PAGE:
The weather is warming, the birds are chirping and the sweet smell of blossoming flowers is in the air, yes Spring is here. Spring is a time of birth and new beginnings, the energy and movement is expansive, it’s a time when we wake up from the slumber of winter and everything comes back to life. In Chinese medicine the changing of seasons has a great effect on our bodies on all levels, physically, mentally and spiritually. There are certain things, which are relevant to the seasons, which we can do to help us with this transition to ensure good health and prevent pain and dis-ease.
One of the common methods revolves around something we do every day…eat! In Chinese medicine, what we put into our bodies greatly affects our health so in order to maintain good health we should be mindful of what we are feeding it. One of the basic principles is to eat according to the season. By consuming foods that are in season and that are similar in nature to the external environment our bodies are better equipped in adapting to the cyclic flow of the seasons thus maintaining health.
In Chinese medicine spring is associated with the wood element and the Liver and Gallbladder (please note this is not necessarily the Liver/Gallbladder from a western medical view but rather its energetic functioning). If we are unable to adapt to the change into spring common seasonal health problems can include colds/flus or a relapse of chronic disease. For those with an underlying Liver imbalance spring time can aggravate the Liver which can lead to headaches and stiff/wry neck, this can be particularly aggravated when it’s windy.
As your Liver and spring time are associated with the colour green it’s no wonder the recommendation is to eat Greens!! Fresh green, leafy vegetables and sprouts are fantastic options. Green tea is also great at this time of the year, as well as other herbal teas including chamomile, jasmine, peppermint, chrysanthemum and orange peel. To soothe and regulate Liver Qi pungent, sweet flavours are recommended. Some of the recommended foods include onions, leeks, spinach, Chinese yam, dates, along with most grains, legumes and seeds which are sweet in flavour. Herbs such as basil, garlic, cayenne, dill, cardamom and chive are useful as well.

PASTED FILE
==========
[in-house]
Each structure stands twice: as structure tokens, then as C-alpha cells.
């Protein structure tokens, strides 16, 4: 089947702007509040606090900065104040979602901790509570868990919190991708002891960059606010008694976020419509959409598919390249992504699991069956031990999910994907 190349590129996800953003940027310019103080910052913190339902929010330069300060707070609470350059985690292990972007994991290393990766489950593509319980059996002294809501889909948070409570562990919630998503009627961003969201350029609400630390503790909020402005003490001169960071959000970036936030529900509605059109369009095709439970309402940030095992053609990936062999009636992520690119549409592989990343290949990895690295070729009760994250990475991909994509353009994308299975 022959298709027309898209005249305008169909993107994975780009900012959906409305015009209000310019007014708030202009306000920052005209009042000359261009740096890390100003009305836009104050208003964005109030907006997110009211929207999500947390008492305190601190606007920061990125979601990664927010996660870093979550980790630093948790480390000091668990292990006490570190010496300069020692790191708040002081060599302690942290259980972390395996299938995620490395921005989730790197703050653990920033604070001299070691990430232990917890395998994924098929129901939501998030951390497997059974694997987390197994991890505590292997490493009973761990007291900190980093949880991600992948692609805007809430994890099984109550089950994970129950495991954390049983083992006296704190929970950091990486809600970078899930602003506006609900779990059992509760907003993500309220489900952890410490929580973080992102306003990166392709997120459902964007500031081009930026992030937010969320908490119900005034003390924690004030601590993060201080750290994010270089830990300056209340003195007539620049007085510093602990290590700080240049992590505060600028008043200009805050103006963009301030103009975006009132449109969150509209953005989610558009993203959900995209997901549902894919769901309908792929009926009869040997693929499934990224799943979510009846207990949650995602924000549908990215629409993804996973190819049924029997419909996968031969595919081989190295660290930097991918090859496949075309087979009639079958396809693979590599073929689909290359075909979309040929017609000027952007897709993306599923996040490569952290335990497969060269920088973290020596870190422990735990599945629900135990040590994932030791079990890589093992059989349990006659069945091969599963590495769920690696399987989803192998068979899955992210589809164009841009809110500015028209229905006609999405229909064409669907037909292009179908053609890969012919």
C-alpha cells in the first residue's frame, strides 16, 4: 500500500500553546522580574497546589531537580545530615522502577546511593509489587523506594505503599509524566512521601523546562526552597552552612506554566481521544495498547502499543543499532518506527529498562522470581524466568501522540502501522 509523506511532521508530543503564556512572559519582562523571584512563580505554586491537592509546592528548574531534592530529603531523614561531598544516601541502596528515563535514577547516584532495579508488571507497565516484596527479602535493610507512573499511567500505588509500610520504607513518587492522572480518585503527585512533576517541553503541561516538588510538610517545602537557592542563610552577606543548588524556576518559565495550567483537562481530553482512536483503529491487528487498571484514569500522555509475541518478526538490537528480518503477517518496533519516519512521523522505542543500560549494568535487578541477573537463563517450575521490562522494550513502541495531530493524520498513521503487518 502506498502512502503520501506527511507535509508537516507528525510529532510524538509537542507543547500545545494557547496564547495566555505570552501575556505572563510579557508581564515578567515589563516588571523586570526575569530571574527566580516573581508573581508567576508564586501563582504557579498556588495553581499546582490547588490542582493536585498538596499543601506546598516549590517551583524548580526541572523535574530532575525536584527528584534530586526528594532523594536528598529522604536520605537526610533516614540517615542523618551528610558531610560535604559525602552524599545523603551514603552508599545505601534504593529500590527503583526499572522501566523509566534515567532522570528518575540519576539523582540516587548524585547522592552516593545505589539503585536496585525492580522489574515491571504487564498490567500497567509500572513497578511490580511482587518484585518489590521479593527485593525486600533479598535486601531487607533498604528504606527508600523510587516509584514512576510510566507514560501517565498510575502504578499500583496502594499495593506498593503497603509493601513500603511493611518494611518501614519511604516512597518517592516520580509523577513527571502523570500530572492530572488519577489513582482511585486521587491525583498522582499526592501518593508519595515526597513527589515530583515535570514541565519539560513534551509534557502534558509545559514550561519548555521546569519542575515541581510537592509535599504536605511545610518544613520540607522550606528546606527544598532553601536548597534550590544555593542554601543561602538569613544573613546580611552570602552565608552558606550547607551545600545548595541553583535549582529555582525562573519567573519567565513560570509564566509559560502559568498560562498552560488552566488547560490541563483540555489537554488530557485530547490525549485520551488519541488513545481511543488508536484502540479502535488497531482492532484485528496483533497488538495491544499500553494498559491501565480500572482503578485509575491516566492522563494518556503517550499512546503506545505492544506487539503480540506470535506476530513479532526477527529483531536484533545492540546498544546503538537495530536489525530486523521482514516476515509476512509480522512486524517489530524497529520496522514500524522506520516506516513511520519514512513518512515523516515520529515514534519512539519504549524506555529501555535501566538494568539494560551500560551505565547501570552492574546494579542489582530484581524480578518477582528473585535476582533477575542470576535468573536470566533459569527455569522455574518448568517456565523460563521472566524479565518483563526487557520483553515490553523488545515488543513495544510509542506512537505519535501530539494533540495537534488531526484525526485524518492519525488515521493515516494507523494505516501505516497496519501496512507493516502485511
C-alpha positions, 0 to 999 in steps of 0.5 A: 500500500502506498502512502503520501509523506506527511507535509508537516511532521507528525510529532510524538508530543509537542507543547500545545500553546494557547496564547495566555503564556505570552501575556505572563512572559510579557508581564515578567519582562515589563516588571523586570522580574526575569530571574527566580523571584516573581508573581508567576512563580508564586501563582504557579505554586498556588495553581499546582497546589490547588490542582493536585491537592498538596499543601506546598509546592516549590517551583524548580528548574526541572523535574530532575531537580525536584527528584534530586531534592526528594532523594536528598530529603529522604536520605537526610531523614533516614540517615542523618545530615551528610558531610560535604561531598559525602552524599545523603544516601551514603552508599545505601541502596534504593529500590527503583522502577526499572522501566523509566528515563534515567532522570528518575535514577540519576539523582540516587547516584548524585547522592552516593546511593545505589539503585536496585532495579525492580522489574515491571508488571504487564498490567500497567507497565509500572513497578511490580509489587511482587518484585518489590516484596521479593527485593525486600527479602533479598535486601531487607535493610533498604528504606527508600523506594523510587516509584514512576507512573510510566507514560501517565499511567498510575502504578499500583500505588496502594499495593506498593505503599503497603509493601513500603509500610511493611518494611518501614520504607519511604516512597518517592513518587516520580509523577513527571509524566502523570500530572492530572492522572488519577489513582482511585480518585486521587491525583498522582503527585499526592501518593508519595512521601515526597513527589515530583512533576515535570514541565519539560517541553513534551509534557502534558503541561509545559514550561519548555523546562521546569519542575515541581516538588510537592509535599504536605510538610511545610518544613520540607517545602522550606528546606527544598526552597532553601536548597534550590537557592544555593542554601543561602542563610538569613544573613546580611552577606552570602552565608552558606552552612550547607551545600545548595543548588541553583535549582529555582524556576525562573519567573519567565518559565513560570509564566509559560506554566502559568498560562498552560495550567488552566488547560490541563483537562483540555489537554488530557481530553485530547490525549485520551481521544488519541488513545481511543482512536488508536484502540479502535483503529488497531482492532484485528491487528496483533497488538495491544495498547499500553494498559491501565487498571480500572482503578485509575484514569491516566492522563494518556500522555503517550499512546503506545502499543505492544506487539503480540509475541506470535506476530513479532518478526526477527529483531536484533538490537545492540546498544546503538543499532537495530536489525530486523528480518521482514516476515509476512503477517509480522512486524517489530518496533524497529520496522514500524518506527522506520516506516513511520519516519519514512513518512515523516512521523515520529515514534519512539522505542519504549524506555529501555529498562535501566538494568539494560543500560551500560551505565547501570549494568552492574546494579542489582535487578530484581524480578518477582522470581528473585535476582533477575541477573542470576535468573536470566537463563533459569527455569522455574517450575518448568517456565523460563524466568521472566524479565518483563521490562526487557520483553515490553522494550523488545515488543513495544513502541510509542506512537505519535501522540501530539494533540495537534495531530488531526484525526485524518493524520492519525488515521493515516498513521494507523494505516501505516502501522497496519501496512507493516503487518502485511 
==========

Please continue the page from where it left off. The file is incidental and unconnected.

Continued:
Due to nature of the season light and raw food is recommended, however where possible aim to limit overeating raw, uncooked, foods and avoid fried, and processed foods as these can harm the functioning of the Spleen and Stomach if consumed in excess. Aim to not eat late at night as it may affect sleeping.
Spring’s association with the Liver and Gallbladder can explain the emotional challenges that may be experienced or aggravated during this time. The emotional energy of the Liver/Gallbladder and therefore spring is anger and frustration. If Liver qi is not flowing smoothly and freely and becomes constrained these emotions can arise, and quite aggressively at times which I’m sure you’ve experienced yourself or have witnessed in another at times. To help with this get outside (experience the warm sun and the aliveness of nature around you) and move!! Hike, walk, play sports, try yoga Tai Chi or Qi Gong, whatever takes your fancy now’s the time to start moving. This will get the Liver Qi flowing and you feeling great.
Other recommendations for spring:
- Eat fresh local produce that’s in season
- Great time to start a food/herbal liver cleanse
- As the wood element relates to growth and is Yang in nature it’s a good time to start a new project.
- Get outside and do more outdoor activities
- As weather can change from quite cool to warm in the spring, make sure you dress accordingly with layers
- Come in for an acupuncture treatment or herbal prescription. Chinese medicine works to balance your body and mind and can help to improve overall health. Seasonal acupuncture can help to harmonize your body with the changing of the seasons along with treating any other issues you may be experiencing before they become more serious. In the way you take your car for a regular service you can take your body in to J
Contact myself or a Chinese medicine practitioner near you to see how acupuncture can help you this spring.